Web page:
The shelter has also found abandoned turtles left by the side of the road in a tank and other animals. Even pet fish can cause expensive environmental damage when released in the wild.

“Never let a pet of any kind loose in the wild,” said Joe Skorupski, Cody Region fisheries biologist. 

“Pets can become an invasive species problem when owners let them loose. Pets like goldfish may grow much larger when released into the wild and reproduce quickly, disrupting the ecosystem. Under the right conditions, goldfish will take over a fishery, binding up resources that could be used by other species.”

The fishy pets-turned-pests were released into West Newton Lake by a “bucket biologist” more than five years ago. The goldfish threatened both the put and take fishery at West Newton and the trophy fishery at East Newton. The Game and Fish and many voluteers have worked hard to reduce the problem, but short of draining the lake and killing all the stocked fish, the problem continues.

Recently, someone dumped goldfish into Renner Reservoir as well. The Game and Fish has renovated the lake, taking years to drain and rebuild the fishery for warm water species like largemouth bass.

The Park County Animal Shelter has programs to help folks afford to keep their pets during the worst of economic times, including helping to feed or in health care issues. They also sponsor rehoming programs, including foster families.

At the Moyer Animal Shelter, in Powell, founder Elfriede Milburn – requires owners who would like to rehome their pet at the shelter to put an ad in the paper offering the animal for free prior to leaving it at the shelter.

Milburn, who started the shelter 25 years ago, said during the COVID-19 pandemic, it was easy to adopt pets to new families. Now, as the economy is dipping, it’s not so easy. “We don’t have people coming in every day looking for a dog [or cat]. That doesn’t happen now.”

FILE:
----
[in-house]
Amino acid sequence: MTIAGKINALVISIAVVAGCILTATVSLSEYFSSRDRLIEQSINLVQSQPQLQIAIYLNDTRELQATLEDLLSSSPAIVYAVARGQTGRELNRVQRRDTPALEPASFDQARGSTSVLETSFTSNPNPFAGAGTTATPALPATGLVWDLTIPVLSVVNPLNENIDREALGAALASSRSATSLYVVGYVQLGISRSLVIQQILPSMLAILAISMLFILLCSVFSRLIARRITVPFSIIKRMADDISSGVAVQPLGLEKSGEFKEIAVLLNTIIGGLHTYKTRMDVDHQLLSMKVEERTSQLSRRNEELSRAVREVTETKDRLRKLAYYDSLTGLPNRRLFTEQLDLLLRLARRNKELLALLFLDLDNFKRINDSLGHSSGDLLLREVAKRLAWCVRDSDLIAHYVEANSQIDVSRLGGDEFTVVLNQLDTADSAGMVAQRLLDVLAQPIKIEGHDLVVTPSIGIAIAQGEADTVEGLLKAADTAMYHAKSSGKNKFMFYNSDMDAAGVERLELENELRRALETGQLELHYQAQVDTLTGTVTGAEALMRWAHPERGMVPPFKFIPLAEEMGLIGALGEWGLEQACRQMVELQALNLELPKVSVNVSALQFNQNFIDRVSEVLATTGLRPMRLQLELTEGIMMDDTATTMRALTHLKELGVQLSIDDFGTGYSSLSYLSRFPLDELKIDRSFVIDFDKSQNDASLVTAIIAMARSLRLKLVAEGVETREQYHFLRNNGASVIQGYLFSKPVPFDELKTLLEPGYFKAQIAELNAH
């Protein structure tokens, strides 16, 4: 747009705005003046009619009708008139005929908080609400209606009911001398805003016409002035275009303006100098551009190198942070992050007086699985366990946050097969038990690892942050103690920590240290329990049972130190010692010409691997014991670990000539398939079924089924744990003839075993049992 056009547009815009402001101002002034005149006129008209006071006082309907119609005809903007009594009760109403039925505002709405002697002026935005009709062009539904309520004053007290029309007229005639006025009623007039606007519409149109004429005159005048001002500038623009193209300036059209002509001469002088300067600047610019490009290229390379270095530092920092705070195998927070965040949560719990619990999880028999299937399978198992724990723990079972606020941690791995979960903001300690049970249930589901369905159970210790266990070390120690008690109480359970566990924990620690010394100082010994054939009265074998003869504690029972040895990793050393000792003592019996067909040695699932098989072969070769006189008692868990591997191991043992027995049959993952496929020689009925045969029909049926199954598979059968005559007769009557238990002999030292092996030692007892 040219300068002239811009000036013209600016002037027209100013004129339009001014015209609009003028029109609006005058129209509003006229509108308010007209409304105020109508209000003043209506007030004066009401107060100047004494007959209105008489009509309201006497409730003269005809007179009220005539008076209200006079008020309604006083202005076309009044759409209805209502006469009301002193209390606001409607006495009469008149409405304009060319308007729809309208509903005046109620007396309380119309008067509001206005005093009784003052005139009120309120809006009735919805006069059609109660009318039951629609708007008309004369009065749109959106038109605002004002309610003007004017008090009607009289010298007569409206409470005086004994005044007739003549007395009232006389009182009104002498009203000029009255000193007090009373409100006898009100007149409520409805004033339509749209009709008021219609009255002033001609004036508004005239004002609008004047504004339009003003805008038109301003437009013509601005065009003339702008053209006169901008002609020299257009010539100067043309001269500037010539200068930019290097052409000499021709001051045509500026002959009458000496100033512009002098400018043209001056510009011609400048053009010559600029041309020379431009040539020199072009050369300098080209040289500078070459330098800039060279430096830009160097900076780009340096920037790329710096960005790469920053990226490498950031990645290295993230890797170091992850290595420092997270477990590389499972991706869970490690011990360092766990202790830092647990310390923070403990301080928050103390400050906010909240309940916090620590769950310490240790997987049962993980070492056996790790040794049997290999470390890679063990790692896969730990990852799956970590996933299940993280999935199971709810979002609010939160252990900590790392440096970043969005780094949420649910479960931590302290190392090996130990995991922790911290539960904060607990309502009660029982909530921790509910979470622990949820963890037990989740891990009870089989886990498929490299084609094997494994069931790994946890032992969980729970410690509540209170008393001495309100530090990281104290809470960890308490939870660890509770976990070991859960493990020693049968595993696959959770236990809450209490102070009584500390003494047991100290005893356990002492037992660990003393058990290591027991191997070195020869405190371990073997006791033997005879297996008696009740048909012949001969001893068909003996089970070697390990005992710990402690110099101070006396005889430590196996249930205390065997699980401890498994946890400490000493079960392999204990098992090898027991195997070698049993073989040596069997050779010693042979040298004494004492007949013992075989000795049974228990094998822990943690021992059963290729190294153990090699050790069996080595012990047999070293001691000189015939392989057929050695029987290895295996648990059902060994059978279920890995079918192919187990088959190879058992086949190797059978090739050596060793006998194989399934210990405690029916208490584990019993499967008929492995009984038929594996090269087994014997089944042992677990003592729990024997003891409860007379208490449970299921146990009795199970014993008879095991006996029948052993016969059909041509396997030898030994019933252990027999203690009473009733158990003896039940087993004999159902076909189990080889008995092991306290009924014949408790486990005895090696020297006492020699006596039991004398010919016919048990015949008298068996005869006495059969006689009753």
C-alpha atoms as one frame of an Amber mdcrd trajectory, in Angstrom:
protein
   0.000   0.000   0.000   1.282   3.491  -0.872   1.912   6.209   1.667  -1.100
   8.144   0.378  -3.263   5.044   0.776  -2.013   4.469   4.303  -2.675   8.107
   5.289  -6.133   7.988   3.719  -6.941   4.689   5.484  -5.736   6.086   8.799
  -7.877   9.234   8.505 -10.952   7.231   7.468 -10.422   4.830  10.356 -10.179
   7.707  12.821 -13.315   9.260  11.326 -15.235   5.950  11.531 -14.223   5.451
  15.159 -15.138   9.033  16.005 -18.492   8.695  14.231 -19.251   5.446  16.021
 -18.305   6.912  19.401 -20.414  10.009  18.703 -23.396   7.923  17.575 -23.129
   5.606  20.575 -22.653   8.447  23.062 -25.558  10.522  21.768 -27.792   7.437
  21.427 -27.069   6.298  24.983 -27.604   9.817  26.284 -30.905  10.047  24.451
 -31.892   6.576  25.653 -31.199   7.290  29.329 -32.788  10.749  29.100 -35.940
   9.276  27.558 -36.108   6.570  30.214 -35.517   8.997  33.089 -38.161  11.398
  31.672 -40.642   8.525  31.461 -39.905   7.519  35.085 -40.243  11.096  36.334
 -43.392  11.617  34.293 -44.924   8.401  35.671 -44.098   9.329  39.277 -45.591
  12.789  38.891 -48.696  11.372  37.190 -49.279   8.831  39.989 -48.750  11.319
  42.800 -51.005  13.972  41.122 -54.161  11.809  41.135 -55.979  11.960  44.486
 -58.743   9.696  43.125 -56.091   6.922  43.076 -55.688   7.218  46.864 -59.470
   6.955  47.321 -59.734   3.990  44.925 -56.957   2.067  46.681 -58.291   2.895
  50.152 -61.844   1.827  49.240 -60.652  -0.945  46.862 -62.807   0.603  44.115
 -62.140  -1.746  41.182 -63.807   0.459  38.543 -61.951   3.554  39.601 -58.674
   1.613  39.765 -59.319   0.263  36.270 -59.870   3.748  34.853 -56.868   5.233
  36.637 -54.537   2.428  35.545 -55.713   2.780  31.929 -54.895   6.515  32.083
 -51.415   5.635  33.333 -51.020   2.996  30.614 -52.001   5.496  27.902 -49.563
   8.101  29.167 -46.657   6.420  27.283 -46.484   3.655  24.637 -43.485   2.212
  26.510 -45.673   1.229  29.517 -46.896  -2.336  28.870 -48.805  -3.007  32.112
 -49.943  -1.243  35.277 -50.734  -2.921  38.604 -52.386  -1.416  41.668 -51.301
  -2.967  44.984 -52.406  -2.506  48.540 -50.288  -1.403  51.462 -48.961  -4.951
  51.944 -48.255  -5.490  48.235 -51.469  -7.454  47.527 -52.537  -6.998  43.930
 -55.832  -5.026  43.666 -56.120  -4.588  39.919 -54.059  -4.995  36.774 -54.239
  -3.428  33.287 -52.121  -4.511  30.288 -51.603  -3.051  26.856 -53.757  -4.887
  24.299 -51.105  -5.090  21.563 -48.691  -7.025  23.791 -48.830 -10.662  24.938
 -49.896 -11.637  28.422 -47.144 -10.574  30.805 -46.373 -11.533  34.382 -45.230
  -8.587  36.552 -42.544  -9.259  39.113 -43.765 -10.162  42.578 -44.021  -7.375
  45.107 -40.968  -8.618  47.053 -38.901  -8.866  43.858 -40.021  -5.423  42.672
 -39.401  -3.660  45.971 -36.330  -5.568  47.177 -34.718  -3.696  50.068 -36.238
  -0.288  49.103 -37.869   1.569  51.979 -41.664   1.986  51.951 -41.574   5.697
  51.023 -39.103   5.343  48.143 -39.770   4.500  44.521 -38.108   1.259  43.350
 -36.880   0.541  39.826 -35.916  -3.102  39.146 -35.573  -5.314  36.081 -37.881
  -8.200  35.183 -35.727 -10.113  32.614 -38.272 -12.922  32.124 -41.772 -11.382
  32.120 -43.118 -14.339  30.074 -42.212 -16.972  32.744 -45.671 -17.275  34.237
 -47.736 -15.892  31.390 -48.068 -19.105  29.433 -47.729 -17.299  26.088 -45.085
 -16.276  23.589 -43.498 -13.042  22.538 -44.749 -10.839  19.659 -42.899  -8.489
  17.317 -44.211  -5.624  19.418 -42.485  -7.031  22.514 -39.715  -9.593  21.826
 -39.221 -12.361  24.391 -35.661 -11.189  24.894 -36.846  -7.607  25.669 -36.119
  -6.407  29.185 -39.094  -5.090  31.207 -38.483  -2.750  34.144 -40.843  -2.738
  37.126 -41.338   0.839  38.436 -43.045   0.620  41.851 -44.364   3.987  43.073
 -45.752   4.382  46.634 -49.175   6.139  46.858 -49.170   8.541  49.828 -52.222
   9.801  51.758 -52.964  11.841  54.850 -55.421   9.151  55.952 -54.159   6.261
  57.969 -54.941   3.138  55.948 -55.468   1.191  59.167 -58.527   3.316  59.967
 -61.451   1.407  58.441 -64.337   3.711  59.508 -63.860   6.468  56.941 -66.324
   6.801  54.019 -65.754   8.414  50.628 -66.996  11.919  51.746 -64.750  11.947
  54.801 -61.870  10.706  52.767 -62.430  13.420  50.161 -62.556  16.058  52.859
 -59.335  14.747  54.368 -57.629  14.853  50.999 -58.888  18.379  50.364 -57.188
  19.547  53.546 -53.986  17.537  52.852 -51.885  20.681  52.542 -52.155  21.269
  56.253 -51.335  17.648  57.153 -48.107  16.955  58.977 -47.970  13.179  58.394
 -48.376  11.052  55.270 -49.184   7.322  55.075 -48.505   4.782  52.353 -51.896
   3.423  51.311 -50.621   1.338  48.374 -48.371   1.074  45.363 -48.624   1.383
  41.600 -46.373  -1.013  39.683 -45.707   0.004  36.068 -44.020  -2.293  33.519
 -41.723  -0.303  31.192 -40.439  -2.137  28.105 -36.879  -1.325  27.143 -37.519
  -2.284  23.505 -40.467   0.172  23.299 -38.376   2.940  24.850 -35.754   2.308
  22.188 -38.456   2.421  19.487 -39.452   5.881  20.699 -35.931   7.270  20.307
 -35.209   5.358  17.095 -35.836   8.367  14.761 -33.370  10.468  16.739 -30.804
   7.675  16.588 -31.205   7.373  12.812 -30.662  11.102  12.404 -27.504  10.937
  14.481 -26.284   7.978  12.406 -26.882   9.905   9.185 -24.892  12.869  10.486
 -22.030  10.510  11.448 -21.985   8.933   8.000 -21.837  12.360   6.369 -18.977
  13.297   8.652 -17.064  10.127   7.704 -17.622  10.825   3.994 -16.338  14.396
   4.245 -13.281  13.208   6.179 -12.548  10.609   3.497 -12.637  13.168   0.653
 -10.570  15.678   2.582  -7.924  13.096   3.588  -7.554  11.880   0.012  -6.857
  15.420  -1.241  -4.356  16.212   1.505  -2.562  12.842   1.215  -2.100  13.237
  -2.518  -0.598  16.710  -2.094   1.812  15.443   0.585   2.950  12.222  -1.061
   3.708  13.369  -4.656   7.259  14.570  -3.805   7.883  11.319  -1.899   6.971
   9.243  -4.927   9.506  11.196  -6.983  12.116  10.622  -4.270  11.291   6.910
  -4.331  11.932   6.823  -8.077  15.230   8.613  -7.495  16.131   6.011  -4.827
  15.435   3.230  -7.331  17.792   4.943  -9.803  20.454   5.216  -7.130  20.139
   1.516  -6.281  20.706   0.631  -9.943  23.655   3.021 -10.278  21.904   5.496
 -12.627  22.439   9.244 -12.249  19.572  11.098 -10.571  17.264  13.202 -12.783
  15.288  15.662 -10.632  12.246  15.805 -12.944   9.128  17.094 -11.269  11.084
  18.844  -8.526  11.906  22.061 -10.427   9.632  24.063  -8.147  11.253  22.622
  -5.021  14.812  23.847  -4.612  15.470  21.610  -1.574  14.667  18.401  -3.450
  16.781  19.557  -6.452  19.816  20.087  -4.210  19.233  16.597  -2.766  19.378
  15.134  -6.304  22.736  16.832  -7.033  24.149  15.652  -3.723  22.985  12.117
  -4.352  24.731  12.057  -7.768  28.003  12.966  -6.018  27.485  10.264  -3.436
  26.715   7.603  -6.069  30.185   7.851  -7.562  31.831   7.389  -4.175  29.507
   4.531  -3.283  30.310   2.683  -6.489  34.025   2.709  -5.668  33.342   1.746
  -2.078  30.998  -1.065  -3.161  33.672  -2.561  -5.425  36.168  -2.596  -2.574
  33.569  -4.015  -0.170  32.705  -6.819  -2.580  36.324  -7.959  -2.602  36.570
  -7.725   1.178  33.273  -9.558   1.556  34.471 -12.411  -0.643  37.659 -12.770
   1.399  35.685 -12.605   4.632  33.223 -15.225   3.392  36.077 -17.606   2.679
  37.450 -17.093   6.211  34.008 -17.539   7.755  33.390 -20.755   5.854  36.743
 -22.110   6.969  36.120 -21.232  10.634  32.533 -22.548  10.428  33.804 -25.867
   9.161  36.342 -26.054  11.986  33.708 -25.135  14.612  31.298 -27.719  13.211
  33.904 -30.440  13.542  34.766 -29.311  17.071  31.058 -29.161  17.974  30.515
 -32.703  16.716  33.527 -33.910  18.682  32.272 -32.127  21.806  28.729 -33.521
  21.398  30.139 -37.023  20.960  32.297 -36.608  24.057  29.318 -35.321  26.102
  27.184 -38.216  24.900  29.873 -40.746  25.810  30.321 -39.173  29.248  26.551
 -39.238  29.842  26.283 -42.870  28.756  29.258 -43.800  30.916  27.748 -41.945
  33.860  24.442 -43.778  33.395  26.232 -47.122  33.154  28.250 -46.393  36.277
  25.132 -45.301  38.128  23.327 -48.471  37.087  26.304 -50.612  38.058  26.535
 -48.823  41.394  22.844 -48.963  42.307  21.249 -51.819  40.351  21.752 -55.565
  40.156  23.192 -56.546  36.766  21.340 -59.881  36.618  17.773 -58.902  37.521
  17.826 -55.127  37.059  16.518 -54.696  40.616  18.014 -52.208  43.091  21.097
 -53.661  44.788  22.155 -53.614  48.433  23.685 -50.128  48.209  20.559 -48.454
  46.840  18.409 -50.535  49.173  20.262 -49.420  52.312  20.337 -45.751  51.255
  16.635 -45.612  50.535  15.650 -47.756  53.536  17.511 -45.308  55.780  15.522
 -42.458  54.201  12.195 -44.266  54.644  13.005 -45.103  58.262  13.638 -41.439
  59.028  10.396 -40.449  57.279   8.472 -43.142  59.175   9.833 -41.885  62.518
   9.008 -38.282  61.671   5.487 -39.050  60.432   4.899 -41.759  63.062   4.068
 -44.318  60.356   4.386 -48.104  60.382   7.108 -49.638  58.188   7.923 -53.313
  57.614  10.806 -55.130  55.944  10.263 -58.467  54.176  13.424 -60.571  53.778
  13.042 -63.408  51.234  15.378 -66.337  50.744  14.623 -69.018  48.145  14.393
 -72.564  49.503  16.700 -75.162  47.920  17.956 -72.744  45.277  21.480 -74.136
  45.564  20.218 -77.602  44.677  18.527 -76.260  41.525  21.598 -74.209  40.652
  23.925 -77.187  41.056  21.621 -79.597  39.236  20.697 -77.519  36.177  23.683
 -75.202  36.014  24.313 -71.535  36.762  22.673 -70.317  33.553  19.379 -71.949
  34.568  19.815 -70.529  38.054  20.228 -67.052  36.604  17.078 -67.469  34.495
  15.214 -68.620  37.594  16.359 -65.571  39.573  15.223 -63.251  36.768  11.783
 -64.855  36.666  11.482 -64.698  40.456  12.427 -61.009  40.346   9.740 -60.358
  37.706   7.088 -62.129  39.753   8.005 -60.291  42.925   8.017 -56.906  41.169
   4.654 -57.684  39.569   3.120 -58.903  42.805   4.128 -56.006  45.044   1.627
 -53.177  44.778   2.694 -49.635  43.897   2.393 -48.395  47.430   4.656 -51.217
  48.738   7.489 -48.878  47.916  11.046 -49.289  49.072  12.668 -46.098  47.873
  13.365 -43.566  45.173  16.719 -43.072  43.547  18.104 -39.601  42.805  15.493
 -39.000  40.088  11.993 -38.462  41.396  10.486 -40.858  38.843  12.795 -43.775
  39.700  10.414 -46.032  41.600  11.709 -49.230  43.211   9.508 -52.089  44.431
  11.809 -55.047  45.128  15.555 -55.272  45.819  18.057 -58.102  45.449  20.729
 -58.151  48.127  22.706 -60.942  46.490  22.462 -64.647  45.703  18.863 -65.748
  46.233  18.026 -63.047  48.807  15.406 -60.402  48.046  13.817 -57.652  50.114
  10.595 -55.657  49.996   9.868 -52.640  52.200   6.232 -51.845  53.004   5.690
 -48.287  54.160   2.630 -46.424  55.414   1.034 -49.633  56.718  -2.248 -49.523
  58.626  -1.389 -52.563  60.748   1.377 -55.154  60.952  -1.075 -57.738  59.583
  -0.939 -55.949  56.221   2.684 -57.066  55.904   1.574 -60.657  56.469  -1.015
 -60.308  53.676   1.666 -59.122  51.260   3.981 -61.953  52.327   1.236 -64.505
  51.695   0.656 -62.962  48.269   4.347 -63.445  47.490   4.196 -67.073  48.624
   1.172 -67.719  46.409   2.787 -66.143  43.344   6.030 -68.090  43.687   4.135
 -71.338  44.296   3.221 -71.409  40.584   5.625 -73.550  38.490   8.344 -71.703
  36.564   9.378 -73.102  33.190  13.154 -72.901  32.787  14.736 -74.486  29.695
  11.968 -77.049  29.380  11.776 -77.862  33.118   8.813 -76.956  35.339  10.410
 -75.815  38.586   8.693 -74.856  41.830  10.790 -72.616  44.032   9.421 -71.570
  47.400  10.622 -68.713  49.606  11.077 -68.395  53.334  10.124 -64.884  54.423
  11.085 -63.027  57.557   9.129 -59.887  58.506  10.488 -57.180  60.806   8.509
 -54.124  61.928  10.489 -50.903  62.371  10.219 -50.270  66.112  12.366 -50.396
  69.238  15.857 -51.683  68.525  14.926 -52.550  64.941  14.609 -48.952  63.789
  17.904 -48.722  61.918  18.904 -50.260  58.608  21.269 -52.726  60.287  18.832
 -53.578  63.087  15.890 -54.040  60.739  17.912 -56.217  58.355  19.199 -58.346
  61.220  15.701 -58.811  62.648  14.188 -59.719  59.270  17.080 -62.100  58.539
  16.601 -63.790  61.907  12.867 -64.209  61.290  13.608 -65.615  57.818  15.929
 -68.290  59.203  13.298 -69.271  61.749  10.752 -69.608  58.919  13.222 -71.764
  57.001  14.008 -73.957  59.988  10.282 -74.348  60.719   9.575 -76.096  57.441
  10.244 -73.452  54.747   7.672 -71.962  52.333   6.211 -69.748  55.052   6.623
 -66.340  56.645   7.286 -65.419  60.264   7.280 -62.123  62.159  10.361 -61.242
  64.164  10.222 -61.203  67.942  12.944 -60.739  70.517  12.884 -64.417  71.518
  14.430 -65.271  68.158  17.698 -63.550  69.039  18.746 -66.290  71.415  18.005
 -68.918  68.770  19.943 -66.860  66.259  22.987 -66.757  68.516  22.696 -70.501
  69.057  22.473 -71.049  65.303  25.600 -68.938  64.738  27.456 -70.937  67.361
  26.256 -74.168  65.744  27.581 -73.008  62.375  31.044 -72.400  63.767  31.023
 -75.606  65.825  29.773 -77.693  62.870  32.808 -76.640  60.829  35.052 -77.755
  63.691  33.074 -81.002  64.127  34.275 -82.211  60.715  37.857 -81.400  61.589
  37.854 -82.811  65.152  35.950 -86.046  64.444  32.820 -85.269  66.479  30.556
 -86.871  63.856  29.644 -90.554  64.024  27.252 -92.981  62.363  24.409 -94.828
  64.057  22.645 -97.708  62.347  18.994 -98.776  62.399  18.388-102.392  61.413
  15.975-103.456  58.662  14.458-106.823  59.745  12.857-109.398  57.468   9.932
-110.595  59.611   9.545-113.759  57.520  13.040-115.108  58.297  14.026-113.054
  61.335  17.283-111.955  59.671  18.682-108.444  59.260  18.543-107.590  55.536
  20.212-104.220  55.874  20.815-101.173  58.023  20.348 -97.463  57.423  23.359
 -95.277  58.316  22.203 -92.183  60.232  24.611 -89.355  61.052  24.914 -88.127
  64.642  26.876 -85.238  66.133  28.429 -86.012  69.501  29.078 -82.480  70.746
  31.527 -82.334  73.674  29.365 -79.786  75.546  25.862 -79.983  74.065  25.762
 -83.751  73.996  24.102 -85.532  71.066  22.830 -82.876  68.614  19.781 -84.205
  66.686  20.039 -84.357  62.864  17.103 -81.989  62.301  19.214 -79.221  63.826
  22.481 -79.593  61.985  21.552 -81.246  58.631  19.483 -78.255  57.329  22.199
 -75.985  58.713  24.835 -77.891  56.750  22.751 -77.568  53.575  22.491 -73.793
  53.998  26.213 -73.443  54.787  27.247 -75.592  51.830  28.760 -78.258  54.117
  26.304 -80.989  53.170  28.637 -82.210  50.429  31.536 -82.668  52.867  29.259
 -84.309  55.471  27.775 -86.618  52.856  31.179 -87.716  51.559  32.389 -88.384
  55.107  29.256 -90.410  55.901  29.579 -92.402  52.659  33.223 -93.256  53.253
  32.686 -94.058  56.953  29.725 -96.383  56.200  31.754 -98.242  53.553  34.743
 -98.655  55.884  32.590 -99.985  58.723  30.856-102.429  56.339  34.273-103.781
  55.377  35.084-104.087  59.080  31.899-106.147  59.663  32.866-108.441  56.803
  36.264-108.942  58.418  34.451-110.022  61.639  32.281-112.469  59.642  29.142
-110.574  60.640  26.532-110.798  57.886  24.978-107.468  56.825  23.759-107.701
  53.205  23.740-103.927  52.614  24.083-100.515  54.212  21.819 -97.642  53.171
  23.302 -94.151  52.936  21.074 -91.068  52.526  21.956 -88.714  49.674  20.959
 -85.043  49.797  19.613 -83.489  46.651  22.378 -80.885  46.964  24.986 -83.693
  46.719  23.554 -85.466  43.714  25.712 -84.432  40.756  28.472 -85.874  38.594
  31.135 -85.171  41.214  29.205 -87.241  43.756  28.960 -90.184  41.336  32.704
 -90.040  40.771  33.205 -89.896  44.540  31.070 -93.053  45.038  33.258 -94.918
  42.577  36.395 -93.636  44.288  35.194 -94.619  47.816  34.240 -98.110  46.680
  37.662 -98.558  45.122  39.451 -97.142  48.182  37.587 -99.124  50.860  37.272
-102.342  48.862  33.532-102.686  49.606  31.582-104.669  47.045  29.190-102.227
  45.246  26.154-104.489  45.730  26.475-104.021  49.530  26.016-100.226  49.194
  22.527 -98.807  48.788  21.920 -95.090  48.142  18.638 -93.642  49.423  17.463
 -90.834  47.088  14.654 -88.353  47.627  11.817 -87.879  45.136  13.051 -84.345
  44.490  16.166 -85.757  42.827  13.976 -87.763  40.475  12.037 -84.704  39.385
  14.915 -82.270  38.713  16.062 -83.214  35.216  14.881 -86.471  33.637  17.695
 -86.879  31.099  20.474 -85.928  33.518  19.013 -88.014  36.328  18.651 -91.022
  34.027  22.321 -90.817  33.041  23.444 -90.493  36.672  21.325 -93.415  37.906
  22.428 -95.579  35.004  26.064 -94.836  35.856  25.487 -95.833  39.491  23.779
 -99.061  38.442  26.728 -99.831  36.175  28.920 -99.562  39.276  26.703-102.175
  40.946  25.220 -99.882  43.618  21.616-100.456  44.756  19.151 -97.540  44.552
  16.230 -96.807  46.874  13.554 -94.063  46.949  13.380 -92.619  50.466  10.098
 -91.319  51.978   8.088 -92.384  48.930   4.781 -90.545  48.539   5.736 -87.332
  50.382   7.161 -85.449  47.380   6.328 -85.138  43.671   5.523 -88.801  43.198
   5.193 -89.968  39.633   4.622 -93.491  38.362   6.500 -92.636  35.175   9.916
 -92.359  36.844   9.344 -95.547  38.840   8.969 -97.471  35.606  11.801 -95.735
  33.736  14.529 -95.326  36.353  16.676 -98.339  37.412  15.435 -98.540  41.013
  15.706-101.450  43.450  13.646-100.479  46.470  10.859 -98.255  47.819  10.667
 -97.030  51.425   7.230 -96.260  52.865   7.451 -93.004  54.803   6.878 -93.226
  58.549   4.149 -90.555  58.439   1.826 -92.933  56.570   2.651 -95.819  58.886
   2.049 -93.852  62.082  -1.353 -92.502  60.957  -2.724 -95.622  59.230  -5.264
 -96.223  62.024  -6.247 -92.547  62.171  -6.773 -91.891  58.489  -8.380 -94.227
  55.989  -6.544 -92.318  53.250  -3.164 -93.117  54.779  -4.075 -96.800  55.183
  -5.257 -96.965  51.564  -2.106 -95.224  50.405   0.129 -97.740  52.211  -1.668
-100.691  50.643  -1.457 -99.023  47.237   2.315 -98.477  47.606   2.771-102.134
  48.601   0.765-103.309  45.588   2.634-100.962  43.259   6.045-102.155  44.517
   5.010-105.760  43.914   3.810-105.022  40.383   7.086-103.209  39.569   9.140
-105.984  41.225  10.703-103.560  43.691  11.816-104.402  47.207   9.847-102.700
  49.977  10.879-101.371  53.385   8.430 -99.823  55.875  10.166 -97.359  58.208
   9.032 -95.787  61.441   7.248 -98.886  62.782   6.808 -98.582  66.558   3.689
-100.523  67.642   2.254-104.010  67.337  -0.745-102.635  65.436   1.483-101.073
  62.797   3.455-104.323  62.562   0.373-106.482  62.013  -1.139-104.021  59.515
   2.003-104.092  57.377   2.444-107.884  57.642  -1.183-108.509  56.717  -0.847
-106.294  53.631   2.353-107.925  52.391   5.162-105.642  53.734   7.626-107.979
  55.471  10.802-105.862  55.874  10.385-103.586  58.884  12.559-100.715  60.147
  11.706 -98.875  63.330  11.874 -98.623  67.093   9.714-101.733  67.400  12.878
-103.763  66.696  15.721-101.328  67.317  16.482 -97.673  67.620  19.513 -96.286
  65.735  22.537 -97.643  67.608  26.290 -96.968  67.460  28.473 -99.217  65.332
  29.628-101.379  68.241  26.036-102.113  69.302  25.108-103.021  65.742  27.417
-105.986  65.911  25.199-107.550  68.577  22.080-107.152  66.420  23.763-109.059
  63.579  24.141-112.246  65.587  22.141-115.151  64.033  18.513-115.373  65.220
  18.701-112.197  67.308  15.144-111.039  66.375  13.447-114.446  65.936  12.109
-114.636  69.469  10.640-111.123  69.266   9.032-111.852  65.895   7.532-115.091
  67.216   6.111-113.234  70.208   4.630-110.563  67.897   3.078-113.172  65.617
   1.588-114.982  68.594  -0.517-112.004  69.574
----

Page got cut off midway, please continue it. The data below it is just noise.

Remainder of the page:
The shelter isn’t overloaded right now, but there have been times when there were so many animals it caused emotional stress on the employees and volunteers at the shelter.

“We had 43 cats and 18 dogs at once. That was more than I could handle. And I tell you what, I couldn’t sleep,” she said.

Nan McCann, co-founder of the shelter, has been helping strays for more than 70 years. When she was 5 years old she started making shelters for stray cats out of grocery boxes. She would mow lawns for a quarter to pay for cat food. “I charged a quarter to mow your lawn,” she said.

She, along with everyone who works to save animals, has seen heartbreaking situations. She said she gets by with a little advice she was given by a veterinarian friend. 

“I go in with the thought of who can I help today, not about the bad things. That is already done. It helps keep me going,” she said.

Milburn praises the people of Powell for stepping up when the need is there. “Then one day we adopted five dogs in a day,” she said, the memories bringing a smile.

Your local animal shelters need help right now. Donations of cash, cleaning supplies, contractor garbage bags, bleach and laundry detergent, non-clumping cat litter and food are needed every single day at local shelters. They also need volunteers for a number of duties, from cleaning kennels and cages to walking pets.

Even those animals that get a second chance at a shelter need help, Good said. “Getting them out of the shelter setting for a week – even for a day – does so much for their mental health.”